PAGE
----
INTRODUCTION: Late AMR can develop at any time post kidney transplantation and represents a major challenge.
OBJECTIVE: To characterize a series of kidney transplant recipients with late AMR and the response to treatment.
This is a retrospective case series of kidney transplant patients who were diagnosed with a late antibody-mediated rejection (AMR).
RESULTS: 31 kidney transplant recipients with late (> 90 days after transplantation) antibody-mediated rejection could be identified. Patient age at transplantation was 39.5±18.3 years (donor age 48.4±15.4 years). 13/31 patients received a transplant from a living donor. 9/31 received a 2nd or 3rd transplant. ABDR mismatch was 3.8±1.4. Only two patients had a PRA of >25% at time of transplantation. All patients had a negative CDC crossmatch at time of transplant. Two patients had donor-specific antibodies (both received desensitization therapy before or shortly after the transplant), one of these two patients had a positive flow cytometry crossmatch at transplantation. Antibody-mediated rejection was detected at a mean time of 63.7±77.0 (2.3-249) months after transplantation. In all but one patient AMR was detected by indication biopsy, in one patient by one-year protocol biopsy. 9/31 patients received a triple therapy containing Tacrolimus (> 3 ng/mL), MMF of ≥ 1g/day, and prednisone ≥ 5 mg/day. 4 patients received a CNI-free mTOR-I-based therapy, another 4 patients a combination of CNI and mTOR-I. 13 patients had a steroid free (or very low dose steroid therapy; ≤ 7.5 mg/week). The mean lowest post-transplant serum creatinine was 1.2±0.3 mg/dL. At time of rejection 2.34±1.06 mg/dL (Proteinuria 1599±2376). All but three patients received treatment with rituximab, IVIG, PE. Time of follow up was 23.5±11.1 months (1.6-54.9) months. 9/31 (29%) grafts were lost at 9.5±8.7 months after diagnosis of AMR (1.2-28 months). Cr at last follow-up of the remaining 22 patients was 2.5±1.35 mg/dL (Proteinuria 1178±1582 mg/day). Response to treatment in terms improvement of Cr and Proteinuria was associated with better graft survival. Reduction of DSA was not associated with better outcomes.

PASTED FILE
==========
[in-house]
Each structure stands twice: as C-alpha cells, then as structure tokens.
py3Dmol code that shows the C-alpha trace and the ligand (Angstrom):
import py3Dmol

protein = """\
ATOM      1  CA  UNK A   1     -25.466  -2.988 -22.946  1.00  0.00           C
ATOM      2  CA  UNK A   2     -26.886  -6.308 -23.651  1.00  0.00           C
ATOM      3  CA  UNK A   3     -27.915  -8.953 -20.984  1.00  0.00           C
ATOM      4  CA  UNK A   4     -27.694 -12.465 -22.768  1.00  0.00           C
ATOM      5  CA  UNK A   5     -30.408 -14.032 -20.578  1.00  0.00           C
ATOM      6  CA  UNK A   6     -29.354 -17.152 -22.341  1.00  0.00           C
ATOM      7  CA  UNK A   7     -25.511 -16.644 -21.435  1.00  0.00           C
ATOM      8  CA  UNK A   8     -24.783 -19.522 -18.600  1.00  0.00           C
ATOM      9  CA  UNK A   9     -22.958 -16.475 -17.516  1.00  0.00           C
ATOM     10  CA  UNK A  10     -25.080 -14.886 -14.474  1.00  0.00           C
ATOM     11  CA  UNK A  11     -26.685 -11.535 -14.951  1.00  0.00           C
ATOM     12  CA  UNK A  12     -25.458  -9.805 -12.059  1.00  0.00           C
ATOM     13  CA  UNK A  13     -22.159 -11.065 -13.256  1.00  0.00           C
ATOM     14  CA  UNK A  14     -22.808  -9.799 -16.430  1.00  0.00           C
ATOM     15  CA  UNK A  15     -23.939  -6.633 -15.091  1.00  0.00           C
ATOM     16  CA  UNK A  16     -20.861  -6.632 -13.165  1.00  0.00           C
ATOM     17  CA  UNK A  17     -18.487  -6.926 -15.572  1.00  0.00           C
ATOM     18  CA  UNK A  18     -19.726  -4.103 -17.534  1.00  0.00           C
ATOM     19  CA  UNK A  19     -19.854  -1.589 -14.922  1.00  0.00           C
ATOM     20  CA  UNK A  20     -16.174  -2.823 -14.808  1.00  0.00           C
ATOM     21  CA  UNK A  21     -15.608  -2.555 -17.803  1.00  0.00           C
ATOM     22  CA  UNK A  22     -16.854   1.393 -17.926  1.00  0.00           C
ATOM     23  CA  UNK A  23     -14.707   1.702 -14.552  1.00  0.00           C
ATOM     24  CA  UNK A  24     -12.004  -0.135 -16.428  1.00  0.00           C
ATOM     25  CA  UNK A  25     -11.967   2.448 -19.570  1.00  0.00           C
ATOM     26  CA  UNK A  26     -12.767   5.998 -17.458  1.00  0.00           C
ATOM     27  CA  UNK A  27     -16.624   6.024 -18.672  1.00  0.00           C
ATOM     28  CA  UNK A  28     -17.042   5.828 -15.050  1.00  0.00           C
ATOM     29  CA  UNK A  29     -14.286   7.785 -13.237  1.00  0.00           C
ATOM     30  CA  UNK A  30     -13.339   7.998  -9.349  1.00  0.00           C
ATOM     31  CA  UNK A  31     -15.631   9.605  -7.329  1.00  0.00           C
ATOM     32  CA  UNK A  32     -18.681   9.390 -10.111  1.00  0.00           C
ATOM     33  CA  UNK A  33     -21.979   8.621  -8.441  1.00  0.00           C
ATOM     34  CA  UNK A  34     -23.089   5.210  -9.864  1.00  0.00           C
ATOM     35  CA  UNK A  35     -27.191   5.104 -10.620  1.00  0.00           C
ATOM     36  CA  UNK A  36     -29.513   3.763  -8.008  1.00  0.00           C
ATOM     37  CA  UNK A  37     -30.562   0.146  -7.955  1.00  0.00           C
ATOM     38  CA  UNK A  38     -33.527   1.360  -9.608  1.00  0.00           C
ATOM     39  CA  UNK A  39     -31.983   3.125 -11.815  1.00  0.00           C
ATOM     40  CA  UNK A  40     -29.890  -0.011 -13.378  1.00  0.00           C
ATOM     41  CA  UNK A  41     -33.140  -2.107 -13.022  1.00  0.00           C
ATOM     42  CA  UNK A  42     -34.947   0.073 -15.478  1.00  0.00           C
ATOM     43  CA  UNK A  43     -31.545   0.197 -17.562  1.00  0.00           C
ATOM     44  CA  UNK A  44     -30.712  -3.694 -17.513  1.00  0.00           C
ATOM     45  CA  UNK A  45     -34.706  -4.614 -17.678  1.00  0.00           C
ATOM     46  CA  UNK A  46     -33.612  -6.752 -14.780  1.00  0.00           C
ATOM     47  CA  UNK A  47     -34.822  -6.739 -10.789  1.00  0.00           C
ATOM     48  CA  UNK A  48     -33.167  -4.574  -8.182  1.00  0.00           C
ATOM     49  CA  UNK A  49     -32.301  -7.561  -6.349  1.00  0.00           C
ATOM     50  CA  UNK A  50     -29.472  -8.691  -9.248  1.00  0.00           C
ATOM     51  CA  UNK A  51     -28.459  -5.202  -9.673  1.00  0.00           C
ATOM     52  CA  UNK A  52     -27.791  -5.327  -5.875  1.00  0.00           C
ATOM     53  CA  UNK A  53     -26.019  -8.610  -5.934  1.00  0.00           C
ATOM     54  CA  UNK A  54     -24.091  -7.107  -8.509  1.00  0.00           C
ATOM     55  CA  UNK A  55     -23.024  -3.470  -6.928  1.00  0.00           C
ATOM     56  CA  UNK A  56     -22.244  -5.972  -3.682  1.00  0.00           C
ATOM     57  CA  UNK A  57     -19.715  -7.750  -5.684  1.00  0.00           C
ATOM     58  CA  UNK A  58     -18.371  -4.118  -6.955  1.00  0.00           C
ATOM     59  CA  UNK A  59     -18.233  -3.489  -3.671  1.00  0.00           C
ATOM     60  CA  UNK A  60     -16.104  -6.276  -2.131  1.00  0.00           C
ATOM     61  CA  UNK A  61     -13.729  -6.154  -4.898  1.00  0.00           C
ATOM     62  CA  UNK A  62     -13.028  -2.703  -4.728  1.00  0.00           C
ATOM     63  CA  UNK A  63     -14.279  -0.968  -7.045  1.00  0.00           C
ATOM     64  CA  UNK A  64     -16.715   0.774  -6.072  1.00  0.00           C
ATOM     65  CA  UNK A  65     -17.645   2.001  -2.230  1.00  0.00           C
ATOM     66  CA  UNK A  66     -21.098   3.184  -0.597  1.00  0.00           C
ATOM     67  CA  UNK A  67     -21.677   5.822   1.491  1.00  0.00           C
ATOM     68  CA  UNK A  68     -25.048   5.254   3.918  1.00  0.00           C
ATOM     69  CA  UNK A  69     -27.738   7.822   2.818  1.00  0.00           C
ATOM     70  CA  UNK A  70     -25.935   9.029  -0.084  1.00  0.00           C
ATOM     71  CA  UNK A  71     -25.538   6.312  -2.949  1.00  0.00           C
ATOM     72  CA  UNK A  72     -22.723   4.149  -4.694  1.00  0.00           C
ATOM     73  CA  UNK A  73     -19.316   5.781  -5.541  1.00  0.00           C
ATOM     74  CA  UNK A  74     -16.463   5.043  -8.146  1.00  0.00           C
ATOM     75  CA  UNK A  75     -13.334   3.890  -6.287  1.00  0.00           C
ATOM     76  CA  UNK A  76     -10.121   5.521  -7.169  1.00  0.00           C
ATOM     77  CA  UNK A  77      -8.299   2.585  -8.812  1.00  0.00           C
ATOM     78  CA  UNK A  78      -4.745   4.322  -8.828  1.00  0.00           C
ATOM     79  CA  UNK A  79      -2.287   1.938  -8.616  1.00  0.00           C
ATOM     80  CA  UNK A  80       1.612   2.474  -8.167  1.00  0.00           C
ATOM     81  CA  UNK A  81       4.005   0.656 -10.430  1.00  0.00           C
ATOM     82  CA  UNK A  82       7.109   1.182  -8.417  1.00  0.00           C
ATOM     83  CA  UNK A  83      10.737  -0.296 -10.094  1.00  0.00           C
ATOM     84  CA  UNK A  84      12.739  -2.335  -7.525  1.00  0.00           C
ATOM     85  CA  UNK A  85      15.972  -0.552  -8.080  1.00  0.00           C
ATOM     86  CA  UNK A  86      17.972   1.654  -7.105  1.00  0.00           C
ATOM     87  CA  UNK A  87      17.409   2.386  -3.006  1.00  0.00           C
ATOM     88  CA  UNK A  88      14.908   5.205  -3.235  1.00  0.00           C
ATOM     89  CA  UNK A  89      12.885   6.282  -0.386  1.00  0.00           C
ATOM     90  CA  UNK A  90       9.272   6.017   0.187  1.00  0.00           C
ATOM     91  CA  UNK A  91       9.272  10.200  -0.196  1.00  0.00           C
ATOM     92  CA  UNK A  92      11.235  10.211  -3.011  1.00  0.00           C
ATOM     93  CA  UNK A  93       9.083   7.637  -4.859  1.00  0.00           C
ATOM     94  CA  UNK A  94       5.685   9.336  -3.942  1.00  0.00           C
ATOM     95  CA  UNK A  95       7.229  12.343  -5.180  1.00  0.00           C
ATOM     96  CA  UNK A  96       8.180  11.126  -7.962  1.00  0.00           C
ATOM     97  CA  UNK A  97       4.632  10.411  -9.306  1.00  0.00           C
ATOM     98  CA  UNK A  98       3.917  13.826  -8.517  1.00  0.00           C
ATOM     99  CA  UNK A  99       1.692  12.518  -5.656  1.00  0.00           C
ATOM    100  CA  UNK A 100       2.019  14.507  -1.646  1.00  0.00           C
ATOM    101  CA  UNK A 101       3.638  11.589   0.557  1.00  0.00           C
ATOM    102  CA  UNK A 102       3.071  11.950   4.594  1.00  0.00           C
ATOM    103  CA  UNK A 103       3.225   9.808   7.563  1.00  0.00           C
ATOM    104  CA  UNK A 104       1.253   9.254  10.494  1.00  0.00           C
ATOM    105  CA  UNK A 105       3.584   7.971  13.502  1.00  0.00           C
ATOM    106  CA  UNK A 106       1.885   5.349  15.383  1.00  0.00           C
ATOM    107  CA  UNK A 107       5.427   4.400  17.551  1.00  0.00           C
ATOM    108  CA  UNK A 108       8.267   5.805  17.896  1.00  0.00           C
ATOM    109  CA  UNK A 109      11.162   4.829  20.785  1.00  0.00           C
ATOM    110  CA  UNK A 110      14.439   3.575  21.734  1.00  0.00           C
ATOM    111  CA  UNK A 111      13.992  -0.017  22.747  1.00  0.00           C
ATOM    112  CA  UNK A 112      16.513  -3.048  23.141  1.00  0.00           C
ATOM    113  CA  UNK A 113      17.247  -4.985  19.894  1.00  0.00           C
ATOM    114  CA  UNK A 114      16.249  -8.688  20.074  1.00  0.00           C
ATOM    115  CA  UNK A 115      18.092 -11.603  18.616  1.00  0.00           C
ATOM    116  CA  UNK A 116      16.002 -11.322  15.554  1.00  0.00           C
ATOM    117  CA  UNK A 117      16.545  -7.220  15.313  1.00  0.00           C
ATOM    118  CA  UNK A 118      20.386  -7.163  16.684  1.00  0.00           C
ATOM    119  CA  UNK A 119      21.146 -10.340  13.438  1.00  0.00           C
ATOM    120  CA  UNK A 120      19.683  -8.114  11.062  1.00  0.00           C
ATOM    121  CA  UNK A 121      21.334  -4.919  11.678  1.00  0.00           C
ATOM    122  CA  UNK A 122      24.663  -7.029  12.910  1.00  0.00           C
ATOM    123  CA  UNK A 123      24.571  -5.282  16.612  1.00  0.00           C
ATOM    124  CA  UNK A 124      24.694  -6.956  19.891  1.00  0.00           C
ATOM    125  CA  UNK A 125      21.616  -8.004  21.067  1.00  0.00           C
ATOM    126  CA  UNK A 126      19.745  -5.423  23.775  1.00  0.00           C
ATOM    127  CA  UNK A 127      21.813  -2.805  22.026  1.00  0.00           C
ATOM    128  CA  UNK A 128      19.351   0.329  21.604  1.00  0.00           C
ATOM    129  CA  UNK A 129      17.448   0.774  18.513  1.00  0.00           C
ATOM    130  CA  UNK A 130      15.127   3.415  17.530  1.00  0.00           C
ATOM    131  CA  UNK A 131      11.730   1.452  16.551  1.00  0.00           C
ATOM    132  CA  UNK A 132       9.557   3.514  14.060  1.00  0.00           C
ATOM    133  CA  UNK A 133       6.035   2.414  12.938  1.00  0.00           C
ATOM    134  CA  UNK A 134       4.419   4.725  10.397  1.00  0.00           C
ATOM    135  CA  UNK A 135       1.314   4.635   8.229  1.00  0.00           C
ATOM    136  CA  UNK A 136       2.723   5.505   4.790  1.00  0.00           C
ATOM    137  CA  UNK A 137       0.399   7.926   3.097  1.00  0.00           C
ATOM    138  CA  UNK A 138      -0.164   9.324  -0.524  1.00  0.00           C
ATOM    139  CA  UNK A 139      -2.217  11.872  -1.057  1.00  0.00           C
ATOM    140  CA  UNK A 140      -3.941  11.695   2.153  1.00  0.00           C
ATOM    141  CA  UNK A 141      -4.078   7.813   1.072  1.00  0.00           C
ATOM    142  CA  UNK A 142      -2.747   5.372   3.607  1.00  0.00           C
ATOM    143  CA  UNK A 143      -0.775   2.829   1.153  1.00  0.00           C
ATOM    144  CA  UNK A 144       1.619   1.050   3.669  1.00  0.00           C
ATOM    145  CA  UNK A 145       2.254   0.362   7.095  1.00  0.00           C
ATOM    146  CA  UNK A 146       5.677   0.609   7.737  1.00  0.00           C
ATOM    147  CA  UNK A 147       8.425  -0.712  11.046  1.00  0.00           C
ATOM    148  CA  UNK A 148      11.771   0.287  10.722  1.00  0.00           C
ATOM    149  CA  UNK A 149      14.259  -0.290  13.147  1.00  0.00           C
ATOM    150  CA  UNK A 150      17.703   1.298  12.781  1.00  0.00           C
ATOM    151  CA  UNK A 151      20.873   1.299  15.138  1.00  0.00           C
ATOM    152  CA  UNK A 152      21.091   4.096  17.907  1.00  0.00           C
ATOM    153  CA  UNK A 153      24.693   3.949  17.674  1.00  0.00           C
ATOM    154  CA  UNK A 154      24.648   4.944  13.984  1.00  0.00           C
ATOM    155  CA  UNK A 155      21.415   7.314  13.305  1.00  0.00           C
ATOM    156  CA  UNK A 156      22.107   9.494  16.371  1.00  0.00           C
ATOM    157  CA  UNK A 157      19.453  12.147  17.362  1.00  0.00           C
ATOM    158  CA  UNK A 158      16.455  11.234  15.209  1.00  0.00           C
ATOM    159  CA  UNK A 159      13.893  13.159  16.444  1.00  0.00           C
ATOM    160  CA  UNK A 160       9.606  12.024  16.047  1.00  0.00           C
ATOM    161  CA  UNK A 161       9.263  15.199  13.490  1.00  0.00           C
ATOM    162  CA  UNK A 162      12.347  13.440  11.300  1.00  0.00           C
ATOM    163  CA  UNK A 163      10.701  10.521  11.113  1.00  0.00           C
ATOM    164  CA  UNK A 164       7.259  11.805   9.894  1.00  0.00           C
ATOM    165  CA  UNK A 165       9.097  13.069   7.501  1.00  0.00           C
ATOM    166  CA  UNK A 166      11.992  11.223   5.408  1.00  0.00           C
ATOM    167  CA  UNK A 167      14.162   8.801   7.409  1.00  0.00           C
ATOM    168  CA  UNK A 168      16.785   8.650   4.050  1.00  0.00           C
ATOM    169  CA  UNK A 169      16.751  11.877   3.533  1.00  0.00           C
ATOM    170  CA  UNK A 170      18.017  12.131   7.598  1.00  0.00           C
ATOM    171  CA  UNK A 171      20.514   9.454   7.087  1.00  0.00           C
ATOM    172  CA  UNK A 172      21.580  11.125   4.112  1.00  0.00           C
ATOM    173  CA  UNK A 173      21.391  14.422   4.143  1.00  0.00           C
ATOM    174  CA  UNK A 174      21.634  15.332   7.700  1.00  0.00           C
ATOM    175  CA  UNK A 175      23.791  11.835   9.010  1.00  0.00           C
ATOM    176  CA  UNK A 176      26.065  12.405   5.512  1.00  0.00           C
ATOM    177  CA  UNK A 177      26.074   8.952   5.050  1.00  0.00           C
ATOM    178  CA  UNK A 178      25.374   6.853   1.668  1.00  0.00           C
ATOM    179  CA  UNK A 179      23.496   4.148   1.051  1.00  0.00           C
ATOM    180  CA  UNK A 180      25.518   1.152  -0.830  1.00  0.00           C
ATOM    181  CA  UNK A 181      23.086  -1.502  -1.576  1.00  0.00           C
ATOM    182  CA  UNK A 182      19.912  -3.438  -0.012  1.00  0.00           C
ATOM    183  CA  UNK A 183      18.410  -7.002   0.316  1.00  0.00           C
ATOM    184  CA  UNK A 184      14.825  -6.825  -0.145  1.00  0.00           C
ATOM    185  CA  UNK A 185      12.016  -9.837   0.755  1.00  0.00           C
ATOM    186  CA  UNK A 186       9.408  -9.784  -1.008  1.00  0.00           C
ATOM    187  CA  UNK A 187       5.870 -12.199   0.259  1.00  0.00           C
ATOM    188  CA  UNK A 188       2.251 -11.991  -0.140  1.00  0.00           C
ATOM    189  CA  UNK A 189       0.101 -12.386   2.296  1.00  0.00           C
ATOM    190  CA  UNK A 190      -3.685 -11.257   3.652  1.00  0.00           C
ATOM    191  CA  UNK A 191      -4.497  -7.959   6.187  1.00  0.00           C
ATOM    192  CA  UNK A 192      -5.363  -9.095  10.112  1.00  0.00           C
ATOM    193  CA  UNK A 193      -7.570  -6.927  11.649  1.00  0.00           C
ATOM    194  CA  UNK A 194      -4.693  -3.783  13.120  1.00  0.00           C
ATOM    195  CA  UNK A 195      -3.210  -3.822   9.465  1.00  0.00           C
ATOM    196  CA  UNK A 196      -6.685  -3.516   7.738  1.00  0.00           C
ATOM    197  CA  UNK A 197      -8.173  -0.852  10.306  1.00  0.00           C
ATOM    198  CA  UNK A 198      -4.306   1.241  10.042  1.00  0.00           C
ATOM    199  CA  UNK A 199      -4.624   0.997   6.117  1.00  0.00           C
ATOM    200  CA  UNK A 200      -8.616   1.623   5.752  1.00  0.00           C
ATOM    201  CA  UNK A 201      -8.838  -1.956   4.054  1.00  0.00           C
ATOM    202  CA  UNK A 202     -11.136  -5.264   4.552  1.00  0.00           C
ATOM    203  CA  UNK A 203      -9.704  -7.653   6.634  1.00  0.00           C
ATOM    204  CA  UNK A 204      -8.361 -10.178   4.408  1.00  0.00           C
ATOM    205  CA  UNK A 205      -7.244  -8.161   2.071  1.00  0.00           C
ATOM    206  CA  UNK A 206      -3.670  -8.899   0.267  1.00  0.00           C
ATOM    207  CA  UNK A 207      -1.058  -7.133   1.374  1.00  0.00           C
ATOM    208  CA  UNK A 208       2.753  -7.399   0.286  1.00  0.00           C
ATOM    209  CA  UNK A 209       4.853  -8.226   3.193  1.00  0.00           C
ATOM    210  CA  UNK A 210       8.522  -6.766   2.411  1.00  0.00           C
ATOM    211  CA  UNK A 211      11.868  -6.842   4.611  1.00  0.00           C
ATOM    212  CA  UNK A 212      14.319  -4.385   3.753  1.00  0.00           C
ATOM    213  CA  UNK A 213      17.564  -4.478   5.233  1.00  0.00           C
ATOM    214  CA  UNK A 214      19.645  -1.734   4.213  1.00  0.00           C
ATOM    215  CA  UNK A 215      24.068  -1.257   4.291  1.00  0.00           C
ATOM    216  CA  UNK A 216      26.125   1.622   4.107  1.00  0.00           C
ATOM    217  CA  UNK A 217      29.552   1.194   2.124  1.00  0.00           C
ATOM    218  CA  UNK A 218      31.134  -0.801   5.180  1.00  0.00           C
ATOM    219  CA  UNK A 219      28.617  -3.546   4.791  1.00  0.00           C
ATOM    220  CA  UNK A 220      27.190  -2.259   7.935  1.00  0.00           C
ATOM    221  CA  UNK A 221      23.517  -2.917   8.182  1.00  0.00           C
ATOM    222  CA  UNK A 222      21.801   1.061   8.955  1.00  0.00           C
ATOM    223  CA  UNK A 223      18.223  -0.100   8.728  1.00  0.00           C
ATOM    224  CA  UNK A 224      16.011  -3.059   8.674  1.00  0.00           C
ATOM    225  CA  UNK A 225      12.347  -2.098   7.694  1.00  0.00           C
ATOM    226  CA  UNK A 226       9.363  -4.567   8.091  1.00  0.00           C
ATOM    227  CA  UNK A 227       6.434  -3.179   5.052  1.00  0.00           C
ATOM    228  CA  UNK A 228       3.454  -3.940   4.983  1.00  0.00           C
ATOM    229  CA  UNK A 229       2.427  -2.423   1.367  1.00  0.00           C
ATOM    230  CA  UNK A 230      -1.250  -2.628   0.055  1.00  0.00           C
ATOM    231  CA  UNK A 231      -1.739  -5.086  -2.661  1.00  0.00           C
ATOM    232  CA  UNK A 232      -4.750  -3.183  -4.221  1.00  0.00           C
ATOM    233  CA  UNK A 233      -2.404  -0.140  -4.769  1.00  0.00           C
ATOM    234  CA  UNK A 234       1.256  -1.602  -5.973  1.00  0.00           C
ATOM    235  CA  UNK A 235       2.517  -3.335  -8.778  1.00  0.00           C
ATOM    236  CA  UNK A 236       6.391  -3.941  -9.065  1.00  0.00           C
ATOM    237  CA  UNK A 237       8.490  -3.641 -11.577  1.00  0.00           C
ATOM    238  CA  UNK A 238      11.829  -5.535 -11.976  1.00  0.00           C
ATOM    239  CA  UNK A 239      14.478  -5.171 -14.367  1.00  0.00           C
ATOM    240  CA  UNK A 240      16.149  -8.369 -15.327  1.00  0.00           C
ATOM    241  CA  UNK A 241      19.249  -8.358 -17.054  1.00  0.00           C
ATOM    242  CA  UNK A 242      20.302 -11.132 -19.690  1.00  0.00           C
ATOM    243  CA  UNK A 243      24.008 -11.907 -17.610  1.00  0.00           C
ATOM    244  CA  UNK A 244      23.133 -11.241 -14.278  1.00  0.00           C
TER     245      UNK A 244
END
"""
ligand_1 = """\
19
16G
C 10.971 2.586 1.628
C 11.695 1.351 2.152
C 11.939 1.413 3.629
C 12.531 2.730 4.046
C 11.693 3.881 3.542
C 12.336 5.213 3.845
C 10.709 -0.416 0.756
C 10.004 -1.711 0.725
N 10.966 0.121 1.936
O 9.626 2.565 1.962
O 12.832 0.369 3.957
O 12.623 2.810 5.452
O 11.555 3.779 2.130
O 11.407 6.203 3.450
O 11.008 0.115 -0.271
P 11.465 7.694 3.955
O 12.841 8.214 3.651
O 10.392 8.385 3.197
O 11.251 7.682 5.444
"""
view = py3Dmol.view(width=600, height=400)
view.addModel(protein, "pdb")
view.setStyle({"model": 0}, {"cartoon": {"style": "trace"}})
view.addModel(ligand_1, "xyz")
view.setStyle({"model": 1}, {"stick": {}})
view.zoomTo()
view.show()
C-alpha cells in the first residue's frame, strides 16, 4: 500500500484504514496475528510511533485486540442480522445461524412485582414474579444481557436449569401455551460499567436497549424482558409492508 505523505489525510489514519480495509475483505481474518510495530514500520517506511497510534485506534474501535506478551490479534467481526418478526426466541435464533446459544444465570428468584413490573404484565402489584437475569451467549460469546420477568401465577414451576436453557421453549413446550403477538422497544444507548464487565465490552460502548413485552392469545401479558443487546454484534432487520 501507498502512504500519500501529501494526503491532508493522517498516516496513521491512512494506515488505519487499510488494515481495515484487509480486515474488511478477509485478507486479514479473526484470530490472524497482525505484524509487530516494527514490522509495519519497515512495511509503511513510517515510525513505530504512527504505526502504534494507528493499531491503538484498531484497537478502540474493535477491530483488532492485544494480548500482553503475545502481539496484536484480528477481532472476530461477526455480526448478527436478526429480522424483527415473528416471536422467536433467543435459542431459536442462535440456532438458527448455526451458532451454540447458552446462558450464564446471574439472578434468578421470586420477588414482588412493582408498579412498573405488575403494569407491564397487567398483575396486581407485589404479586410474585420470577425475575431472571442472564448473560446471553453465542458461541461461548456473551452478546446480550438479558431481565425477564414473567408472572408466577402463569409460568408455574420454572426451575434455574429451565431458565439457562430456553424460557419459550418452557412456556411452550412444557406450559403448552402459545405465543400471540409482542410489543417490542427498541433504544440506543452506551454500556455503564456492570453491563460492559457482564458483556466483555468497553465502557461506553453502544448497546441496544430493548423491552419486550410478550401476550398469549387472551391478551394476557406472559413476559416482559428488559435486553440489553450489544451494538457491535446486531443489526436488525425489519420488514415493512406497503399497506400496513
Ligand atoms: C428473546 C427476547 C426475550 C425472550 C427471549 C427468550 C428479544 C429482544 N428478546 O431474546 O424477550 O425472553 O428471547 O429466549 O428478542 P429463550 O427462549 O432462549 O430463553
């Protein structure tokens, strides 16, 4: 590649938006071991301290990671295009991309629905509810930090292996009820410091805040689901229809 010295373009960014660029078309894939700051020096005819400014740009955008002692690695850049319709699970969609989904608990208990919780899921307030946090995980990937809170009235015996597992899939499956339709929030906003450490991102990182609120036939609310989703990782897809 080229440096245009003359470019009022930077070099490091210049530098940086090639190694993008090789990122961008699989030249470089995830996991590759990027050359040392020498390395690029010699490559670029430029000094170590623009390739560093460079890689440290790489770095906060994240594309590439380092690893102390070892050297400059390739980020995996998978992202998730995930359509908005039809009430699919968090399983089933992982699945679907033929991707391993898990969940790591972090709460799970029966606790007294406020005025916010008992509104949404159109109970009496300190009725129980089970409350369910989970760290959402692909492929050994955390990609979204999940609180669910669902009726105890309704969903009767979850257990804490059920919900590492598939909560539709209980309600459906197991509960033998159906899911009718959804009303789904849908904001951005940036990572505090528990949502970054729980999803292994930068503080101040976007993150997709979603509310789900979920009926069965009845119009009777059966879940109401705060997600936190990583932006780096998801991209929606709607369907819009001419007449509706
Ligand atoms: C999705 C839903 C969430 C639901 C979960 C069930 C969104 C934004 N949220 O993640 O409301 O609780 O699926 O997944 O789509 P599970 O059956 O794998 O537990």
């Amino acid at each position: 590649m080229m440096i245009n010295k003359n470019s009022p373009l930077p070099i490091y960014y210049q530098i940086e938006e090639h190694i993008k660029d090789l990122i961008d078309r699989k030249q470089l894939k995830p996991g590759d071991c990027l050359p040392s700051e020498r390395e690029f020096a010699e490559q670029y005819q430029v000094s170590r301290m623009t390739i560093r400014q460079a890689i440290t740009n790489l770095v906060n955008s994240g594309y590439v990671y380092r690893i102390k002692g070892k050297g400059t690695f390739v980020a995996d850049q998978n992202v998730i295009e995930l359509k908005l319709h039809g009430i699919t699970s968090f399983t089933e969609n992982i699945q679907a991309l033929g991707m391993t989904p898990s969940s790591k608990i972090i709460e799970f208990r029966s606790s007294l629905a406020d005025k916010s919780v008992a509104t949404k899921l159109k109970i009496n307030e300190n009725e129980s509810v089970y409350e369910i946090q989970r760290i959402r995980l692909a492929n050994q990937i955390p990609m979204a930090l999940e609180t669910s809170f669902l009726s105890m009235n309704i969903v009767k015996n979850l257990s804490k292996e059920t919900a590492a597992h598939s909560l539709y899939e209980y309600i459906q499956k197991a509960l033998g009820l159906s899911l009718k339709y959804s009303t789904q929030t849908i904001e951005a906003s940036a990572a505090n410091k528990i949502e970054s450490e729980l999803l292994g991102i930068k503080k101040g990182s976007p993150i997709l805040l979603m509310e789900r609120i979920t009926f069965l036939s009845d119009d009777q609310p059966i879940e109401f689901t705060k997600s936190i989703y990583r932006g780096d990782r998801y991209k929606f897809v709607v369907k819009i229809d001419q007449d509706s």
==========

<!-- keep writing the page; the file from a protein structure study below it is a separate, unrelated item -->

Late AMR is associated with a high rate of graft loss within two years in spite of treatment with rituximab, IVIG, PE and reduction of the DSA concentration.
To cite this abstract in AMA style:Martina M, Oppenheimer F, Revuelta I, Campistol J, Sole M, Cid J, Diekmann F. Late Antibody-Mediated Rejection (AMR) after Kidney Transplantation [abstract]. Am J Transplant. 2013; 13 (suppl 5). http://atcmeetingabstracts.com/abstract/late-antibody-mediated-rejection-amr-after-kidney-transplantation/. Accessed January 17, 2018.
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